Herbs for Horses

I first began learning about herbs for horses in Dr. Kellon’s equine nutrition courses, which I took as part of my equine acupressure program through Tallgrass Animal Acupressure Institute.  I shared in a recent post, that I’d used the Chinese herb, Jiaogulan, with my mare, LeeLee, when she suffered from a suspensory ligament injury a few years ago.  I was quite impressed with the results.  Some other herbs I’ve used with different horses include spirulina, devil’s claw, and rasberry leaves–more on those herbs below.

Herbs are considered dietary aids or nutraceuticals and are not heavily regulated by the FDA.  Although they are considered generally safe, they do have a physiological effect on the body and should be used wisely.  They may not be safe for your horse under every circumstance.  Side effects can occur with any substance, and there are times when some herbs may be contraindicated for your horse (possibly with use of drugs or other herbs).  Always do your research and speak to a vet (preferably one who’s open to and somewhat knowledgeable about nutraceuticals) before administering any herb to your horse.

With that said, here are a few of the more common herbs for horses and some of their uses:


Ginsengregulates cortisol production (helpful in dealing with stress), stimulates immune system, reduces fatigue, boosts performance. Both American and Korean Ginseng are useful in stimulating insulin secretion.


Jiaogulanregulates cortisol production, has many effects and uses–see this recent post on Jiaogulan.


Turmeric: anti-inflammatory, useful for arthritis, supports bowel health.


Devils Claw: potent anti-inflammatory, useful in treating pain and osteoarthritis (natural alternative to bute).


Spirulina: helpful in treating lung allergies (COPD, Heaves, Asthma), often helpful for skin allergies as well.


Slippery Elm Bark and Marshmellow Rootaid with constipation; with continued use, act as a prebiotic; can help prevent choke in horses.


Anise: aids in digestion, decreases flatulence.


Licorice Root: provides protection from and aids in healing gastric ulcers.


Raspberry Leaves: aids with mare ‘moodiness’ caused by fluctuations in hormones.


Bei Sha Shen, Dan Shen, Gui Zhi (among other Chinese herbs): act as bronchodilators, anti-allergy, loosen mucous, helpful for horses with EIPH (bleeders.)






Hi! My name is Casie Bazay. I'm a mom, a freelance writer, and a certified equine acupressure practitioner.

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14 Responses

  1. Barbara Middleton says:

    Love Dr. Kellon. Great advise on her yahoo groups.

  2. Dee says:

    I have a mare with squamous cell carcinoma… what can I give her safely to arrest it’s progression?
    Thank you,

  3. Swoozie says:

    What about peppermint and rosemary? thanks!

    • Casie says:

      Those are good herbs as well. I’m getting ready to write another post on planting herbs in the horse pasture so check back soon!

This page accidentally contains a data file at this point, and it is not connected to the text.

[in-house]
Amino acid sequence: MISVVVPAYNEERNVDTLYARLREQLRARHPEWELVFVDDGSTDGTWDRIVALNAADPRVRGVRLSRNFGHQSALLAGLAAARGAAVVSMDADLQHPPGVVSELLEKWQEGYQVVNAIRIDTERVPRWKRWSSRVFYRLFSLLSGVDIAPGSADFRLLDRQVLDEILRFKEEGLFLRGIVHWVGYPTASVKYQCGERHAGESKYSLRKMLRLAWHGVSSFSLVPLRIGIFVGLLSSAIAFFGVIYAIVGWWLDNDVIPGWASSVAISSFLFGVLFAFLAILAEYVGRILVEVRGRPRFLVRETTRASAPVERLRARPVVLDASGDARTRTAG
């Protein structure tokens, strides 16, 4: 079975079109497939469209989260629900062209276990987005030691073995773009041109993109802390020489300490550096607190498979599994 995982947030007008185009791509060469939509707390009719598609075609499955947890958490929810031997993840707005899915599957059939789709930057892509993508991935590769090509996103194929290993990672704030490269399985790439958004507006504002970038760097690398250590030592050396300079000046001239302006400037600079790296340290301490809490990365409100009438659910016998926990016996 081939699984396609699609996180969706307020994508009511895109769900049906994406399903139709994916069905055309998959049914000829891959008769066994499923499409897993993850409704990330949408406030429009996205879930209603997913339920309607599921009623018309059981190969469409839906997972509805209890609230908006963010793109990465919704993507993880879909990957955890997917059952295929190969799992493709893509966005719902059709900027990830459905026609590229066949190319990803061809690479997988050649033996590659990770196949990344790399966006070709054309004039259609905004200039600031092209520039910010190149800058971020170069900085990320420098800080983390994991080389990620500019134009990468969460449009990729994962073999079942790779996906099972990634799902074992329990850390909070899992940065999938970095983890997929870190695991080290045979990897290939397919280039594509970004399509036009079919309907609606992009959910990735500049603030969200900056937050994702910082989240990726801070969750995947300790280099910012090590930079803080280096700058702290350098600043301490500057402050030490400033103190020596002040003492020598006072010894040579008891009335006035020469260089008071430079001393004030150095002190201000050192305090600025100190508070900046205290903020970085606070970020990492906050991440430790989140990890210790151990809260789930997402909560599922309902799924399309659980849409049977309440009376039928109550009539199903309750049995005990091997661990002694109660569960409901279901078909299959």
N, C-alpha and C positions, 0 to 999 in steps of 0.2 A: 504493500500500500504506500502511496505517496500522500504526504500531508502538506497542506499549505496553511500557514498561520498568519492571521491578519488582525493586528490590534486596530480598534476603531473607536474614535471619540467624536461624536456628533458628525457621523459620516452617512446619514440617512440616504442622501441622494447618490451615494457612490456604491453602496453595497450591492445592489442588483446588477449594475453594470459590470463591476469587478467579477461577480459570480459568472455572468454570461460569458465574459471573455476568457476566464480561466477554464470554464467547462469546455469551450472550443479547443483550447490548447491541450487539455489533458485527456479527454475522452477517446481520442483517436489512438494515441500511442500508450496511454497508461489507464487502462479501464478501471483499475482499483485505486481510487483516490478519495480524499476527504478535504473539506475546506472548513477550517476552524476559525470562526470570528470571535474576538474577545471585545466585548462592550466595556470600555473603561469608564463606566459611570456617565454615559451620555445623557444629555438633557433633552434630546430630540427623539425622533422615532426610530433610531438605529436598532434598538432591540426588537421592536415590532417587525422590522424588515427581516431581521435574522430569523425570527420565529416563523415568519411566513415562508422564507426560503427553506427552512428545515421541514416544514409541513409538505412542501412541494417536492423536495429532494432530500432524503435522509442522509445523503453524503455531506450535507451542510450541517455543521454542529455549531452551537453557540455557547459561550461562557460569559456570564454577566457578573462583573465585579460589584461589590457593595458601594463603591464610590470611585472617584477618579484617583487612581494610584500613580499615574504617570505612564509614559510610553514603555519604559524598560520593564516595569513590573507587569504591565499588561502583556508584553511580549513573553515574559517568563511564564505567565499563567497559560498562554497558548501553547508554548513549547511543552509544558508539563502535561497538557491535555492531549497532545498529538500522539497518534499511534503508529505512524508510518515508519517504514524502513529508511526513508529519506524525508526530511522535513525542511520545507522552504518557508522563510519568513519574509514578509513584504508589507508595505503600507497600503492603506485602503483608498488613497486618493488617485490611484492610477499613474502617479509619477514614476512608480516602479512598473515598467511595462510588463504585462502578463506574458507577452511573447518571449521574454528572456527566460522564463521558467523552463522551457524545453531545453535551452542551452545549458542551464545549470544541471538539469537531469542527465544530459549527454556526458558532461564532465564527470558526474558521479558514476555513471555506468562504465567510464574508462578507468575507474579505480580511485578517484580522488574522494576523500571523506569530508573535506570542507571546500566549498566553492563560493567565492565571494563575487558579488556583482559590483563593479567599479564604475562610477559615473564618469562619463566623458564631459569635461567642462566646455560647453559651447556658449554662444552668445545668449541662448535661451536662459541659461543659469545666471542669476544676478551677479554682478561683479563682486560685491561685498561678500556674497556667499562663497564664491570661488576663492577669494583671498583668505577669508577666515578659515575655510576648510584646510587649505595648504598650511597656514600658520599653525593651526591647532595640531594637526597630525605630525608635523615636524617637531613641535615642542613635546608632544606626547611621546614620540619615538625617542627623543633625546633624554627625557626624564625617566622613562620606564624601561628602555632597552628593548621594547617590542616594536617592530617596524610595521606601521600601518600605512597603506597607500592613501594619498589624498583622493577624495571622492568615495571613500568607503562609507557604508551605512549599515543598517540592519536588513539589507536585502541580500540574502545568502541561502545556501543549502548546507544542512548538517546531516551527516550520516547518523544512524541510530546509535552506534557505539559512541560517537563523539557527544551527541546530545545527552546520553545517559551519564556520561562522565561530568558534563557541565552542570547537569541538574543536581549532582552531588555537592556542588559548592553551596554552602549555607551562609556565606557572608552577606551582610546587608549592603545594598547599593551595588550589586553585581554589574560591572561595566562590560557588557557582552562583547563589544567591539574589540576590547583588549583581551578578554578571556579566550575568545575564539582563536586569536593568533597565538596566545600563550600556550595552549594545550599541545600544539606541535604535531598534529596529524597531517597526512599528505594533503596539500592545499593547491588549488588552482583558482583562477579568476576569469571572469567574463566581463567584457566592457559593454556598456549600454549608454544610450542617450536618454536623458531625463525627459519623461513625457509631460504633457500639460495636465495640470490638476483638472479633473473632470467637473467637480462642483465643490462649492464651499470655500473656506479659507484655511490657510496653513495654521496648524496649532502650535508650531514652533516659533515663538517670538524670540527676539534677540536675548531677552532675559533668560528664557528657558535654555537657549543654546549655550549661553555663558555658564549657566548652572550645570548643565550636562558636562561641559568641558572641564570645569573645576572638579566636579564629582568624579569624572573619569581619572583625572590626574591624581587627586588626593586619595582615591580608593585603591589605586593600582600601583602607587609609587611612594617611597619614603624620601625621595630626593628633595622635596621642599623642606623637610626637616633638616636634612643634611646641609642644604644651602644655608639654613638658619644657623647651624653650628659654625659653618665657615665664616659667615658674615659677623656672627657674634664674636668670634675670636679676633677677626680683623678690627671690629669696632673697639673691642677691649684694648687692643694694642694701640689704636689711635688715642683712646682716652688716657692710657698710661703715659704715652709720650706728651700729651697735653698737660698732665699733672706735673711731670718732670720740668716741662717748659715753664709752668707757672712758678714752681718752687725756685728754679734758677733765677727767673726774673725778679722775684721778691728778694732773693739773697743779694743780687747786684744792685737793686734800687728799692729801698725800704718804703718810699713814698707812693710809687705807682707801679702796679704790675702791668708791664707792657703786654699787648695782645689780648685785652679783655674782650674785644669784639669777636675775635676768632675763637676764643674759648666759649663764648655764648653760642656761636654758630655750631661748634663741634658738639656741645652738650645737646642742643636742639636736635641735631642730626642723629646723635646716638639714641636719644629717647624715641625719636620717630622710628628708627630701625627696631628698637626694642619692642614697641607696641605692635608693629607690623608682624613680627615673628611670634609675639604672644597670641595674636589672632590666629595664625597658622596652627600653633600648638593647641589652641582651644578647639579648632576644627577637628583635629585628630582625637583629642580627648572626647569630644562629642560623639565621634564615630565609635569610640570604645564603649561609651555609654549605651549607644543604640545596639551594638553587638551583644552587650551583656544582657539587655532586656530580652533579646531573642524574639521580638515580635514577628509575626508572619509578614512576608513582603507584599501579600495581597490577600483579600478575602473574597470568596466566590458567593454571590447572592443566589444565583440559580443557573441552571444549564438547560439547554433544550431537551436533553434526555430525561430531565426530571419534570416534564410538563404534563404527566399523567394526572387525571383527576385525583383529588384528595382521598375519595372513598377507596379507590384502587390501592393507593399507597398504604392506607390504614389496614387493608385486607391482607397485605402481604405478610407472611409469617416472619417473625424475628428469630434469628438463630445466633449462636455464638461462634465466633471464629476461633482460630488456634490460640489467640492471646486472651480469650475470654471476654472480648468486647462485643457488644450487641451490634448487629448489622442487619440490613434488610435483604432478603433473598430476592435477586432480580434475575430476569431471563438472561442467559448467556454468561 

4. Clissa says:

    I would like to seed my paddocks with a variety of medicinal herbs so my horses can self medicate.
    One I am thinking of is CALENDULA. My daughter uses it in her herbal remedies such as making an oil that I can apply to irritated skin of a horse. We already feed the leaves to the chooks.
    Does anyone know if this is a herb that can be fed to horses either fresh or dried please?

    • Casie says:

      Hi Clissa-Looks like calendula is safe for horses. Here is one article I found: http://holistichorse.com/health-care/plant-a-medicinal-herb-garden-for-your-horse/

      • Clissa says:

        Thanks for that info Casie. I was looking in the wrong section!
        I have one concern regarding Dandelion. I’m not sure if flat weed grows in other parts of the world, but in Australia flat weed looks very similar to dandelion, is full of silica as well as other undesirable elements & horses can make themselves very unwell eating it. They will prefer it to pretty much all else & end up mineral deficient with a rickets type health issue. They loose control of their hind quarters but keep eating it until they can no longer stand.
        This is a thing that I worry about. Horses don’t seem to know when to stop!

        • Casie says:

          Hi Clissa–dandelions are actually very good for the horse. Is the flat weed something different? I’ve not heard of it.

  5. Sue says:

    I have a rocky mountain mare that has free floating particulates in her eyes. In the last couple years I have noticed her studying streams closely before venturing in and shying away from people as if they have gotten right up to her without her noticing them. Going from light to shade, she seems to calm down if I cue her to step up or step down (yes I am still riding her) Vets have told me there is nothing I can do and that they fade away/increase from time to time. Is there an herb or herb combination that can resolve these??

    • Casie says:

      Hi Sue. Interesting question. In Chinese Medicine, eye issues are often linked with the liver meridian and sometimes, the liver itself. I would suggest adding an herb or herbal blend which supports the liver. Silver Linings makes a blend or you could try something like milk thistle or turmeric. Best of luck to you.

  6. Shannon says:

    What can I do to help our senior mare with recentweight loss, possibly Cushing’s disease, bad arthritis? She is already on golden paste. Where should I look for devil’s claw to replace the bute?

    • Casie says:

      You can find Devil’s Claw many places. I’ve ordered it from Valleyvet.com before. Did you enter the Cushing’s Kit Giveaway from Earth Song Ranch? If you go to the home page of my blog, you’ll see it as the top post. It ends this morning.

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